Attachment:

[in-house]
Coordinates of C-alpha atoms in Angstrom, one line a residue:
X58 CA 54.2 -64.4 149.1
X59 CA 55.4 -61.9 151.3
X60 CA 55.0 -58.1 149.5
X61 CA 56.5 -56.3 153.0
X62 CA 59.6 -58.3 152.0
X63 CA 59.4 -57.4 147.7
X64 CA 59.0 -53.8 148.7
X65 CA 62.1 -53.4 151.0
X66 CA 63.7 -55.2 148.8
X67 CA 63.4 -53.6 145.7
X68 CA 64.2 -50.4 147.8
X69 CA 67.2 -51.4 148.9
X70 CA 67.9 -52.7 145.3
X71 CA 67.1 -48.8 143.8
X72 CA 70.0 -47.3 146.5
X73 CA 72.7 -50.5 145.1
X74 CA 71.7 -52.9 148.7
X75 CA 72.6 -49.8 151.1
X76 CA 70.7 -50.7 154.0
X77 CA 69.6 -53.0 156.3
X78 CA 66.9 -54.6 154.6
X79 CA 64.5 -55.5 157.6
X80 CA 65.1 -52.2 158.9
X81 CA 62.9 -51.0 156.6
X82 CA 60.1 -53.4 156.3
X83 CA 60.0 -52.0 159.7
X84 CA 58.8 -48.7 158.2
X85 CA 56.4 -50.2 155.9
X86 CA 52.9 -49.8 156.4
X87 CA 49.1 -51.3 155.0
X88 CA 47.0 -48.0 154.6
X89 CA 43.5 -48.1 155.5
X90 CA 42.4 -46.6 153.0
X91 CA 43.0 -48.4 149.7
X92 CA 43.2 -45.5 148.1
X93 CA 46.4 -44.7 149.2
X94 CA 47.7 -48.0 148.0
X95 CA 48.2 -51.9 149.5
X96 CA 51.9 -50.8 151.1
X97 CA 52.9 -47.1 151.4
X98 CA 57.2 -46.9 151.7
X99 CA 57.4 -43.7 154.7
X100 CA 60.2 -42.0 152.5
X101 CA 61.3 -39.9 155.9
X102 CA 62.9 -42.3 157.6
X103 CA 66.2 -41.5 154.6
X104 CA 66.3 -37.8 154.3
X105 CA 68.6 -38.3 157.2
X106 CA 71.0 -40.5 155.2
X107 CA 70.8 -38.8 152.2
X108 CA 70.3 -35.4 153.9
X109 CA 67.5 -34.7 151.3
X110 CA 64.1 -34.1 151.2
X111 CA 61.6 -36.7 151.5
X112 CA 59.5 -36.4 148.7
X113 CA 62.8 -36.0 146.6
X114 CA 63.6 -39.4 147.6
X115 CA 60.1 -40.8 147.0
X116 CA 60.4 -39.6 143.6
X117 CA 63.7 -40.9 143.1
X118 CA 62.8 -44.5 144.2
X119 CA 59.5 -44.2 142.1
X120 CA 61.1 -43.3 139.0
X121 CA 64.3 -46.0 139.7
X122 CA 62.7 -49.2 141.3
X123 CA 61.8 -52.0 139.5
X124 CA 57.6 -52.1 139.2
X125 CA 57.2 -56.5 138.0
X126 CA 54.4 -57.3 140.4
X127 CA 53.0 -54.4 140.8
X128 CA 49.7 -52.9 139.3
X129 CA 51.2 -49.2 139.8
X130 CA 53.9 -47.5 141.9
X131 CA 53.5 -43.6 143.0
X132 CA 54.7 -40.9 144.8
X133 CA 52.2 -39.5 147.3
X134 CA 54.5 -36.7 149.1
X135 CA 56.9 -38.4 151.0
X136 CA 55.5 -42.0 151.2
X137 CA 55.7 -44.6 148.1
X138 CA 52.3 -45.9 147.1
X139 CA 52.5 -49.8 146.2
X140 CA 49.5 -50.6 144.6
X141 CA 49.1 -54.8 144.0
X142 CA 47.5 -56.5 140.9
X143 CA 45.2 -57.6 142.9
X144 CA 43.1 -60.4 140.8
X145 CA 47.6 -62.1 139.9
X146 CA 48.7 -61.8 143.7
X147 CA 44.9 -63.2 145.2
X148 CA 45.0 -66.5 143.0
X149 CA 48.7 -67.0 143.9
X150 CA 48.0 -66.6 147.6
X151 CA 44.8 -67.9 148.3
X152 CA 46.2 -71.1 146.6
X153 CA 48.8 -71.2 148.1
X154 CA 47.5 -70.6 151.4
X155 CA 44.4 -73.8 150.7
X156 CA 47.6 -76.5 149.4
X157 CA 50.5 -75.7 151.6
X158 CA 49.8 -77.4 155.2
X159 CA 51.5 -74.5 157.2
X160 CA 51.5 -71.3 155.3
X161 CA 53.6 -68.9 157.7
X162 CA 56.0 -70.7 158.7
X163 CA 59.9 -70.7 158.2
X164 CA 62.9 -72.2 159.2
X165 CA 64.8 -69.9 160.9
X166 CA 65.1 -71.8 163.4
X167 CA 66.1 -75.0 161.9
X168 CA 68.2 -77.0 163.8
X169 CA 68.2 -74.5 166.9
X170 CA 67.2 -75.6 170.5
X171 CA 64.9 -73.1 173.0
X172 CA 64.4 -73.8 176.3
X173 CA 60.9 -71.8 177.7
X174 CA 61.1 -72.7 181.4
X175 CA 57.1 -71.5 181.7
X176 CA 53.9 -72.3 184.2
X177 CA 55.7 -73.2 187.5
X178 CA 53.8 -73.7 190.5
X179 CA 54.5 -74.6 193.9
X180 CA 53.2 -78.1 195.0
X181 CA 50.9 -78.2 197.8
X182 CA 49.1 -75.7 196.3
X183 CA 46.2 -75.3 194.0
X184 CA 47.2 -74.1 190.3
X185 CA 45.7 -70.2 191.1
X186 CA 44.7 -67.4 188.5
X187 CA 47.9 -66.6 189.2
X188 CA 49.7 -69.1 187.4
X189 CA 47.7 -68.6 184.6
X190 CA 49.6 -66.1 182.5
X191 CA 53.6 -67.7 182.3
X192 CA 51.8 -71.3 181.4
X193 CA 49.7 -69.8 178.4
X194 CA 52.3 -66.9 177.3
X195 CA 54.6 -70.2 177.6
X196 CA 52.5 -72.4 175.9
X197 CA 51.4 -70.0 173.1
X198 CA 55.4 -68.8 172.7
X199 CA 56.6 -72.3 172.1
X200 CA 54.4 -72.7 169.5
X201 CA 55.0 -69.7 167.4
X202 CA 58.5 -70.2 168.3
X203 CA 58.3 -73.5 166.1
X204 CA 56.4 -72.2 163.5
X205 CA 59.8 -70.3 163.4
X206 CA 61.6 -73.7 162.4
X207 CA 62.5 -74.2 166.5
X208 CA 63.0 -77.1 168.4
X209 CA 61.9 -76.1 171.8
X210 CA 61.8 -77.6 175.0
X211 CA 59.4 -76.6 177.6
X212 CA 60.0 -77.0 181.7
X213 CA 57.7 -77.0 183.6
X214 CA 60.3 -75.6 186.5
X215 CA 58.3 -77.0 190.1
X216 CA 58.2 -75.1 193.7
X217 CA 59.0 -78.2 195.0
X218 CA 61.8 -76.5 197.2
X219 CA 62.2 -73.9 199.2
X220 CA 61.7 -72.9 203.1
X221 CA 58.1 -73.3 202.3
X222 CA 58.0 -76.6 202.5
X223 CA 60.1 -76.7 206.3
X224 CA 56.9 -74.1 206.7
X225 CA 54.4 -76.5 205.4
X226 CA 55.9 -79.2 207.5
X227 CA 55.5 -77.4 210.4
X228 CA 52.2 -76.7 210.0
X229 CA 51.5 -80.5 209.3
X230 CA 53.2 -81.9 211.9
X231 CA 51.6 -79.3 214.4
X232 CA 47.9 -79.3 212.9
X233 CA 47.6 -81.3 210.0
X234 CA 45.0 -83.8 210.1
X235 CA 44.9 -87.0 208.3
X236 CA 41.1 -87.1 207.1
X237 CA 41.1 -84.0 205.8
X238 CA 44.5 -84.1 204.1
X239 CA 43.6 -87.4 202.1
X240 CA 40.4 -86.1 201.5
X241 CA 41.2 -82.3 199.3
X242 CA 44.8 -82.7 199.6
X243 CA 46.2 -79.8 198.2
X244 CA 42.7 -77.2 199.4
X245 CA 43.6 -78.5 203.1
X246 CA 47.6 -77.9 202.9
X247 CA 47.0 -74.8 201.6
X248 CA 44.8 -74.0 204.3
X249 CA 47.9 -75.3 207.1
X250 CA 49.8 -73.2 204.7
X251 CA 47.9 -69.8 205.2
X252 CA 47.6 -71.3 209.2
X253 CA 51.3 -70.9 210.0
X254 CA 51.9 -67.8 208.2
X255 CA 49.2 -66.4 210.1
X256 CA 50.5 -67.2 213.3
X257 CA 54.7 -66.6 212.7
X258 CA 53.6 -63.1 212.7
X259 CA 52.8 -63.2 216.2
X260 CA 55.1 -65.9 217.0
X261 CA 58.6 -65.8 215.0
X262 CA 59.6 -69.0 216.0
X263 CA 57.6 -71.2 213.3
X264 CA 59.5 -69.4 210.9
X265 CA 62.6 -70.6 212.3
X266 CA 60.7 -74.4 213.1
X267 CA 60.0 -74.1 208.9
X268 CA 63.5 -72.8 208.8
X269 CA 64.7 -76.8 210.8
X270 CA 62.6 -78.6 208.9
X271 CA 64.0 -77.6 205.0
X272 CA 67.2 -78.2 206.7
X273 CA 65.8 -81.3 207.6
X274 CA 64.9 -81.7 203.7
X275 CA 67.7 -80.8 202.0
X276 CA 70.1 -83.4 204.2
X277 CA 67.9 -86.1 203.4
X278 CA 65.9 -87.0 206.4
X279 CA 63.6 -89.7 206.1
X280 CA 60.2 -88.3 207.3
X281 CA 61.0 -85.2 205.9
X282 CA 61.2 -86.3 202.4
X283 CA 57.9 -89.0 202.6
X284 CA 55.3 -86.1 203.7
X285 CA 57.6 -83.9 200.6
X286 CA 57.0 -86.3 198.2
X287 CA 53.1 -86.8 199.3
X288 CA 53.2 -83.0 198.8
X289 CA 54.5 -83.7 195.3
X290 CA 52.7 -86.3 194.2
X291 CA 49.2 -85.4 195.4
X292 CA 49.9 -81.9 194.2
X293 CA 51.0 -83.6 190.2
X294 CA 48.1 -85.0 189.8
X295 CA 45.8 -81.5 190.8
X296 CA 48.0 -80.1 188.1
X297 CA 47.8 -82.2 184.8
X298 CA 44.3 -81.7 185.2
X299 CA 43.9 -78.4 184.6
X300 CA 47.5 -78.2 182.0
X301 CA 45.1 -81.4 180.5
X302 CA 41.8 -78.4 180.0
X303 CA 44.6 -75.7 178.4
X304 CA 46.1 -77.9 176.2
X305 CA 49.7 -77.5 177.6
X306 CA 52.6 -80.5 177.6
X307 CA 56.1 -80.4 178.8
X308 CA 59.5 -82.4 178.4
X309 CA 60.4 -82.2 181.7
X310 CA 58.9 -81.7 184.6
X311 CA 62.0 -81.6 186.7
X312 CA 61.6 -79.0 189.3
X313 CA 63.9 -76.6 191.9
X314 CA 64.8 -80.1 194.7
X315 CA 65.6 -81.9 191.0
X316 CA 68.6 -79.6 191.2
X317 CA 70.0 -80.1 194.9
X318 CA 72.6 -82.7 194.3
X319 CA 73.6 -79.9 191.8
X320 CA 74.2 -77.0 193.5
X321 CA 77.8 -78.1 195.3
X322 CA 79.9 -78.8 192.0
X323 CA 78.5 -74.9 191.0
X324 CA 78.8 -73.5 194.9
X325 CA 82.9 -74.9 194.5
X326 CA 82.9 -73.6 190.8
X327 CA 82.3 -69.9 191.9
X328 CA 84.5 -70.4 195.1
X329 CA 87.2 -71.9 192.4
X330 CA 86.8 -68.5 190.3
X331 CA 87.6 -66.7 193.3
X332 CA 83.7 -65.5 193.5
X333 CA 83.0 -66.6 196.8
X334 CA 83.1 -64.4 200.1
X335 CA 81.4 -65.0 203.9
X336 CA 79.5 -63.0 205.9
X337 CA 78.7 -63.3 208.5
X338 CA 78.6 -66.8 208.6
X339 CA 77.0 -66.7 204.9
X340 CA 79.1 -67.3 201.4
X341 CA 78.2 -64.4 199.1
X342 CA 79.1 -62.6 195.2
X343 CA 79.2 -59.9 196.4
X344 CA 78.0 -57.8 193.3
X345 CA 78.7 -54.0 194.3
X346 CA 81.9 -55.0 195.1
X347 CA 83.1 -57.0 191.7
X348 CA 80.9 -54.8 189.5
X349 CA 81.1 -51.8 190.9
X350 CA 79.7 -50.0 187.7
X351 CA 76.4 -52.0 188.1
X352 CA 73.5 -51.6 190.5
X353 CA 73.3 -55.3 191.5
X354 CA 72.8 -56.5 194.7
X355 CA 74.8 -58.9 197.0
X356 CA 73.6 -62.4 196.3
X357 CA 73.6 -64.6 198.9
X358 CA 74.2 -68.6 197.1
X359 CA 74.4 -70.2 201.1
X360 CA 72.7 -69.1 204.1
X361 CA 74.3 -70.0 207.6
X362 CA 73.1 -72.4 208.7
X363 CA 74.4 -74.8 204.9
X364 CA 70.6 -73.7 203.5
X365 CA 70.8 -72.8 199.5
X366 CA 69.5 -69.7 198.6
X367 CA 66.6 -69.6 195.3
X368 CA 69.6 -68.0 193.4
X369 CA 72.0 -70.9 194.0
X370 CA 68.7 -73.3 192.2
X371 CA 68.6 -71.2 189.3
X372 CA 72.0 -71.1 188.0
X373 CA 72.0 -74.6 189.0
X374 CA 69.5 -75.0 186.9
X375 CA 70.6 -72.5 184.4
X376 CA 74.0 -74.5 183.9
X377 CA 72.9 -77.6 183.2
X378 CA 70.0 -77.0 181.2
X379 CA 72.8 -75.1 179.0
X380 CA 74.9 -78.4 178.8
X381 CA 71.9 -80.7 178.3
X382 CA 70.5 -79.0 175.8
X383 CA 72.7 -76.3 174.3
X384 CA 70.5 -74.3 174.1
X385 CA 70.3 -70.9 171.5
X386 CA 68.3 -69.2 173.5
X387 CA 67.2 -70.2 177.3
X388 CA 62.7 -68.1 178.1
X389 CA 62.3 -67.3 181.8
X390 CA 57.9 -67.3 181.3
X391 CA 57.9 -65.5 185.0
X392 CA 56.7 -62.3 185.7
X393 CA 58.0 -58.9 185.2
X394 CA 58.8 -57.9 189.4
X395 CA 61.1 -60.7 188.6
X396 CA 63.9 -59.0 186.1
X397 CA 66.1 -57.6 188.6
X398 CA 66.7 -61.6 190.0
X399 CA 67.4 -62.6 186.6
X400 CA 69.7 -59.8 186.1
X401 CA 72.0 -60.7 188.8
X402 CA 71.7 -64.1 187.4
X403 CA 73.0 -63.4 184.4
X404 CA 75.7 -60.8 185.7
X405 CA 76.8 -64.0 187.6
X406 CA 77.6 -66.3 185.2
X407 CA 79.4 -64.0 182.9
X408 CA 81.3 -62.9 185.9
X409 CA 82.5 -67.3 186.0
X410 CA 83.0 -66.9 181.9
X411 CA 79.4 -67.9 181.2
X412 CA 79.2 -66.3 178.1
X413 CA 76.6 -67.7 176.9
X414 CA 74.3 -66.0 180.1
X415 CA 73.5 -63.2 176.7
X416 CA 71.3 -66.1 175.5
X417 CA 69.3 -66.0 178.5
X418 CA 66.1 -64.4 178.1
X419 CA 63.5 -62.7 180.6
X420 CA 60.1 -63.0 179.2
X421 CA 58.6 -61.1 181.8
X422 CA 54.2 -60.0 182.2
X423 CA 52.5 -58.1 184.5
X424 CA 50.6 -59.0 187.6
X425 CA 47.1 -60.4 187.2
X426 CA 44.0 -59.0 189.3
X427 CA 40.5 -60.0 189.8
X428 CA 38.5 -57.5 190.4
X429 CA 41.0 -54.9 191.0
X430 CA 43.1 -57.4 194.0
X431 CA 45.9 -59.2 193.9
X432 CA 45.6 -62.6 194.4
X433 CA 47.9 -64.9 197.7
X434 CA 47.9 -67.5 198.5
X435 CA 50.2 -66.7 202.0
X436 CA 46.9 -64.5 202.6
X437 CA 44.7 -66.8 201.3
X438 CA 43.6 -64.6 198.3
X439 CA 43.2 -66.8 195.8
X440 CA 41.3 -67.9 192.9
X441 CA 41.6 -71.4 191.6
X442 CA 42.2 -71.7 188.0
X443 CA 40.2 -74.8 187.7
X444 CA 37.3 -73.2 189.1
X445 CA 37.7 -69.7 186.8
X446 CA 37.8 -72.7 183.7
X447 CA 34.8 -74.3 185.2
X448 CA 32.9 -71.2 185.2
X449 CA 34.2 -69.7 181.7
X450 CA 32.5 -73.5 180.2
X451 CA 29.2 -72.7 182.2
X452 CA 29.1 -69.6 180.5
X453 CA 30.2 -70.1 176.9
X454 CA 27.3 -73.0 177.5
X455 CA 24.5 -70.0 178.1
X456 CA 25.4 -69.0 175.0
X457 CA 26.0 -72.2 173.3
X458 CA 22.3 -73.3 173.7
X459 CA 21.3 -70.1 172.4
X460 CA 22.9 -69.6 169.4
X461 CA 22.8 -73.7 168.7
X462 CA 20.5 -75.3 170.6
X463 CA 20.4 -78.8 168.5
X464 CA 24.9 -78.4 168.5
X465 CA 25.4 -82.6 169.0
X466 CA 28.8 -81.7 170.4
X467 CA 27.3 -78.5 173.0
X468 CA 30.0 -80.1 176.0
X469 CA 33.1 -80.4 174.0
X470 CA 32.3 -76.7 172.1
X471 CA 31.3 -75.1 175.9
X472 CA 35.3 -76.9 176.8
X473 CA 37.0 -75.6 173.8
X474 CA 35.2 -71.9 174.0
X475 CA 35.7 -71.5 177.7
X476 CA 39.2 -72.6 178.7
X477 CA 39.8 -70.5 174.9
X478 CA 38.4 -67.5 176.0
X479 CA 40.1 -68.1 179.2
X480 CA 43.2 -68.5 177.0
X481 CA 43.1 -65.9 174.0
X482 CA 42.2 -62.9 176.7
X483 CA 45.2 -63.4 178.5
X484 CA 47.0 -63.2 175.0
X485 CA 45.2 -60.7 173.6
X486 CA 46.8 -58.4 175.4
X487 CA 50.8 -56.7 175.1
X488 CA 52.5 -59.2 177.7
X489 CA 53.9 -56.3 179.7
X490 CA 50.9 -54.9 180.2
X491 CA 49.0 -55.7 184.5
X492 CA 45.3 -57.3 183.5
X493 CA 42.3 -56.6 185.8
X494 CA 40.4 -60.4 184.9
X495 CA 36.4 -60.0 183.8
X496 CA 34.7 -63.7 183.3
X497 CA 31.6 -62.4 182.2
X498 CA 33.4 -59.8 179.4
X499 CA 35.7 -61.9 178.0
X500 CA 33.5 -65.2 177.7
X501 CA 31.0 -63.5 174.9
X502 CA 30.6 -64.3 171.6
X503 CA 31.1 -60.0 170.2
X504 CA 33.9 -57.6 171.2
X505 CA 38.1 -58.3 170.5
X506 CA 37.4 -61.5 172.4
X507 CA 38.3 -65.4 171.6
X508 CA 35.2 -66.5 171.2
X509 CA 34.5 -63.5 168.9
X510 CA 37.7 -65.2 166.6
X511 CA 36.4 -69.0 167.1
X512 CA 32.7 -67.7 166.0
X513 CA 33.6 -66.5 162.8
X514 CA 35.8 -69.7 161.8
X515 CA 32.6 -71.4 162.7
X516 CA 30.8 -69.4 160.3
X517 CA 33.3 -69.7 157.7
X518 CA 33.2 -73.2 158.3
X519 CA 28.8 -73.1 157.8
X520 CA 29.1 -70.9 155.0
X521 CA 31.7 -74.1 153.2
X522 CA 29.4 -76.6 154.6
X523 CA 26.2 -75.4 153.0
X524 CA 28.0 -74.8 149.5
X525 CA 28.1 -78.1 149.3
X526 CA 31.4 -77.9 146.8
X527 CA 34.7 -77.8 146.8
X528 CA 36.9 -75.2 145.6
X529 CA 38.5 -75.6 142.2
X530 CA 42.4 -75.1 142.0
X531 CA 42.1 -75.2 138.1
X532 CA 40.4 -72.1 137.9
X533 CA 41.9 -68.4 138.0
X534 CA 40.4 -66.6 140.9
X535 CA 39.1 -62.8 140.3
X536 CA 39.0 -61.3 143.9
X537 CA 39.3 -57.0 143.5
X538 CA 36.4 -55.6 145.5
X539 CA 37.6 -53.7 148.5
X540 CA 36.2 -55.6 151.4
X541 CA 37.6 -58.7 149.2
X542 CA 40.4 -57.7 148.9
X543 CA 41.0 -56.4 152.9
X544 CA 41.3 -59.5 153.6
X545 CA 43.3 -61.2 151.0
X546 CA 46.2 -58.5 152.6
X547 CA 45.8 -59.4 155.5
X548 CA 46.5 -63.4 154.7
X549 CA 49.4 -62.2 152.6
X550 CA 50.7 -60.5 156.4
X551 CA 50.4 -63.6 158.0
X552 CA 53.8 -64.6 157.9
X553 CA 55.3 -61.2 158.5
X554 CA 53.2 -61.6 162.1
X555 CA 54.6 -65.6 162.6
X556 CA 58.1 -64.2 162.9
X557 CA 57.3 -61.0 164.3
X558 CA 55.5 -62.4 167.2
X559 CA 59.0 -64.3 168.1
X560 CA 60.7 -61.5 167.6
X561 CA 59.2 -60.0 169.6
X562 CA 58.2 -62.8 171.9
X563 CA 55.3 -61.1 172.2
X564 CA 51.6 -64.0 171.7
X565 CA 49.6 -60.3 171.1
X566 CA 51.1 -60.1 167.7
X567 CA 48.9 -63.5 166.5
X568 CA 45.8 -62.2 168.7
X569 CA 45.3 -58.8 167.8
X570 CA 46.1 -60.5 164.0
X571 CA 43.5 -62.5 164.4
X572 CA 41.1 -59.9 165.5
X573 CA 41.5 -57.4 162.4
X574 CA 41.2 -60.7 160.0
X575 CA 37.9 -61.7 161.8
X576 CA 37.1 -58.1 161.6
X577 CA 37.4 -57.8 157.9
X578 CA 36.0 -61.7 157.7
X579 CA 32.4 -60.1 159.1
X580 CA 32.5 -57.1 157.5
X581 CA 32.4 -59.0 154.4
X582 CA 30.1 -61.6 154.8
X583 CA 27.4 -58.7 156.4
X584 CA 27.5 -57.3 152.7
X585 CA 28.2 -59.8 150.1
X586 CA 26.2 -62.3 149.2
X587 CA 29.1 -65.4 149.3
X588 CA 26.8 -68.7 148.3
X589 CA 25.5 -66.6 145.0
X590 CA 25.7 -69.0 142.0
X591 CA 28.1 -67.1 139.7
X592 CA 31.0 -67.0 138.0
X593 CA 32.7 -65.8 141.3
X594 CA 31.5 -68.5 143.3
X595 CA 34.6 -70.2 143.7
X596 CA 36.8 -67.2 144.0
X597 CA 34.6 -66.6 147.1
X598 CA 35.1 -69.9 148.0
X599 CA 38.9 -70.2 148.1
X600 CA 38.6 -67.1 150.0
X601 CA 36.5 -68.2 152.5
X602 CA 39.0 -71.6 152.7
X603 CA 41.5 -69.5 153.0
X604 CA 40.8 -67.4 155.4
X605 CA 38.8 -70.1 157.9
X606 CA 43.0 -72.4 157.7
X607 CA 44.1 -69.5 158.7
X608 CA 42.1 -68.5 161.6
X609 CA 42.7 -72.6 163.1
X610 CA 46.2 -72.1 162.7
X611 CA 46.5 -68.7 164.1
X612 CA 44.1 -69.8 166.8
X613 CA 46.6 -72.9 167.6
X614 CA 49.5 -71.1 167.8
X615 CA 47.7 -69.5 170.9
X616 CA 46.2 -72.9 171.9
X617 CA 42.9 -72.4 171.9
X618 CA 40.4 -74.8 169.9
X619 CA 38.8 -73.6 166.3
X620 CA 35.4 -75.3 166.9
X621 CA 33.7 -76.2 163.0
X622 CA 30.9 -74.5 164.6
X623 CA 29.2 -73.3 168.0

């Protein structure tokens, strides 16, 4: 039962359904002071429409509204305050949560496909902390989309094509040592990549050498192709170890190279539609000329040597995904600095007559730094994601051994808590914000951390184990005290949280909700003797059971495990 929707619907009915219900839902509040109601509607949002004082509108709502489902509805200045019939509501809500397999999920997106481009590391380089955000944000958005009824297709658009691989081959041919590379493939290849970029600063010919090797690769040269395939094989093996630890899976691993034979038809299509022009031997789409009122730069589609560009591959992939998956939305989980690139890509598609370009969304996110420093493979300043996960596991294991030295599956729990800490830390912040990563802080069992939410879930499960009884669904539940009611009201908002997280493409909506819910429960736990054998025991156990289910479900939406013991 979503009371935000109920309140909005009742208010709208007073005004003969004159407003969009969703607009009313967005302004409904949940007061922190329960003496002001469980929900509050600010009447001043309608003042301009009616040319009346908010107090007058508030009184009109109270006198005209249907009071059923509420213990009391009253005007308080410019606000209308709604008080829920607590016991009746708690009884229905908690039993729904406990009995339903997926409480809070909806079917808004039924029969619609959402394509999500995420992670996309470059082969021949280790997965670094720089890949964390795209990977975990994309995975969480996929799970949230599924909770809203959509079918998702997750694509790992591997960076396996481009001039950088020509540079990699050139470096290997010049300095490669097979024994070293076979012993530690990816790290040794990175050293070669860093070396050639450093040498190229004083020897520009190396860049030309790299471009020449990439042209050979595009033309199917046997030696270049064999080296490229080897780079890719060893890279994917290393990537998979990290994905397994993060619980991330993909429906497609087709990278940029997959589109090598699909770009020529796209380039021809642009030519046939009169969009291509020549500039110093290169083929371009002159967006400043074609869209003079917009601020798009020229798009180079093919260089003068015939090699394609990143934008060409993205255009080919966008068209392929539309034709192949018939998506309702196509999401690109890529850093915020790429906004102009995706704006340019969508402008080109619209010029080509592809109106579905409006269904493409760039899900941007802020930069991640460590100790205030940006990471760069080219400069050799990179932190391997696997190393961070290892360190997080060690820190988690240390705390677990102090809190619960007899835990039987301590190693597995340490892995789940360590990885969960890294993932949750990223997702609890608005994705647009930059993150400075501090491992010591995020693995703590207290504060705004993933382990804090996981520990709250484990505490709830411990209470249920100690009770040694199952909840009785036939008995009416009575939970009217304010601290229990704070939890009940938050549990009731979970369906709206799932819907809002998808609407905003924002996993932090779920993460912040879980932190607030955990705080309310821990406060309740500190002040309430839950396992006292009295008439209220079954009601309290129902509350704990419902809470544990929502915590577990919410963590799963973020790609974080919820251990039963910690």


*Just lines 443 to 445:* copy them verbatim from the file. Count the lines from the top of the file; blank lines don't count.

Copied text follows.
X498 CA 33.4 -59.8 179.4
X499 CA 35.7 -61.9 178.0
X500 CA 33.5 -65.2 177.7